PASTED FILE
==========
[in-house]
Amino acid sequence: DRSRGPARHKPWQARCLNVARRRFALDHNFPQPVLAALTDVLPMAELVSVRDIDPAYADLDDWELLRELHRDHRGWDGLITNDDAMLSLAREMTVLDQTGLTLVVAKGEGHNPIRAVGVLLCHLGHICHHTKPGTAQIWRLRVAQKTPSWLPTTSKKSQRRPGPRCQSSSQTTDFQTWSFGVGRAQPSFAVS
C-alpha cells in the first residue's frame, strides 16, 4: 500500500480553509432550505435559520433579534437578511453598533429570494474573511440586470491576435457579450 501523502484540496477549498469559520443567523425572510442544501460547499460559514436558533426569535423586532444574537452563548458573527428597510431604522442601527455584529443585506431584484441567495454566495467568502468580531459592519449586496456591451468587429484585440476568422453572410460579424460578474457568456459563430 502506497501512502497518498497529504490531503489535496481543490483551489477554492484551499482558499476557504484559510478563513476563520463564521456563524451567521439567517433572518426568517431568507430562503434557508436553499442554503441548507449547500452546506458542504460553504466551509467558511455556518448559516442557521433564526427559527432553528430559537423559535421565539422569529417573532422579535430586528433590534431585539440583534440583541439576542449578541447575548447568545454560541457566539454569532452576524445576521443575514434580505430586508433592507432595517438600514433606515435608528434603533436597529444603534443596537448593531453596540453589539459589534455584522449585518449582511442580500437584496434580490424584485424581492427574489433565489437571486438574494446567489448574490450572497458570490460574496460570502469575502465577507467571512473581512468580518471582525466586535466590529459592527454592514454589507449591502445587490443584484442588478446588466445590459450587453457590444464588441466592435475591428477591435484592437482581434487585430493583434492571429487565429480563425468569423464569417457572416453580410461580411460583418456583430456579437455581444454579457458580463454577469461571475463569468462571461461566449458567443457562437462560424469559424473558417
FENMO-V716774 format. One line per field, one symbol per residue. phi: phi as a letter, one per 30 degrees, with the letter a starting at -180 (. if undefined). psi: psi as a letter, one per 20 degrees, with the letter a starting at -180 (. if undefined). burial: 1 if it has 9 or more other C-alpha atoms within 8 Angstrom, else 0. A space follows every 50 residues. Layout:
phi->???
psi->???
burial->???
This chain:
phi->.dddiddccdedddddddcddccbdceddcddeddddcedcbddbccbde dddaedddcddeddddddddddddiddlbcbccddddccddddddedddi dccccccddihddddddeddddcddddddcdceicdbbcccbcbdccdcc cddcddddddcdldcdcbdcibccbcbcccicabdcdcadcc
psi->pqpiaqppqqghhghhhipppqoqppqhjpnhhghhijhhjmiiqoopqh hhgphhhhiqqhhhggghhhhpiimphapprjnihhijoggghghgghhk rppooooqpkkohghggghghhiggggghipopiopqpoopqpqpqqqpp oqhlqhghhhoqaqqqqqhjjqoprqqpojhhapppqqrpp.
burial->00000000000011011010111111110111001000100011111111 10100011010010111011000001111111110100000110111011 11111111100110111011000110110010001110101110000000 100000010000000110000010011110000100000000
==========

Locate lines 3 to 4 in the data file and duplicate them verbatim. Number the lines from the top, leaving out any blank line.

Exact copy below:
C-alpha cells in the first residue's frame, strides 16, 4: 500500500480553509432550505435559520433579534437578511453598533429570494474573511440586470491576435457579450 501523502484540496477549498469559520443567523425572510442544501460547499460559514436558533426569535423586532444574537452563548458573527428597510431604522442601527455584529443585506431584484441567495454566495467568502468580531459592519449586496456591451468587429484585440476568422453572410460579424460578474457568456459563430 502506497501512502497518498497529504490531503489535496481543490483551489477554492484551499482558499476557504484559510478563513476563520463564521456563524451567521439567517433572518426568517431568507430562503434557508436553499442554503441548507449547500452546506458542504460553504466551509467558511455556518448559516442557521433564526427559527432553528430559537423559535421565539422569529417573532422579535430586528433590534431585539440583534440583541439576542449578541447575548447568545454560541457566539454569532452576524445576521443575514434580505430586508433592507432595517438600514433606515435608528434603533436597529444603534443596537448593531453596540453589539459589534455584522449585518449582511442580500437584496434580490424584485424581492427574489433565489437571486438574494446567489448574490450572497458570490460574496460570502469575502465577507467571512473581512468580518471582525466586535466590529459592527454592514454589507449591502445587490443584484442588478446588466445590459450587453457590444464588441466592435475591428477591435484592437482581434487585430493583434492571429487565429480563425468569423464569417457572416453580410461580411460583418456583430456579437455581444454579457458580463454577469461571475463569468462571461461566449458567443457562437462560424469559424473558417
FENMO-V716774 format. One line per field, one symbol per residue. phi: phi as a letter, one per 30 degrees, with the letter a starting at -180 (. if undefined). psi: psi as a letter, one per 20 degrees, with the letter a starting at -180 (. if undefined). burial: 1 if it has 9 or more other C-alpha atoms within 8 Angstrom, else 0. A space follows every 50 residues. Layout: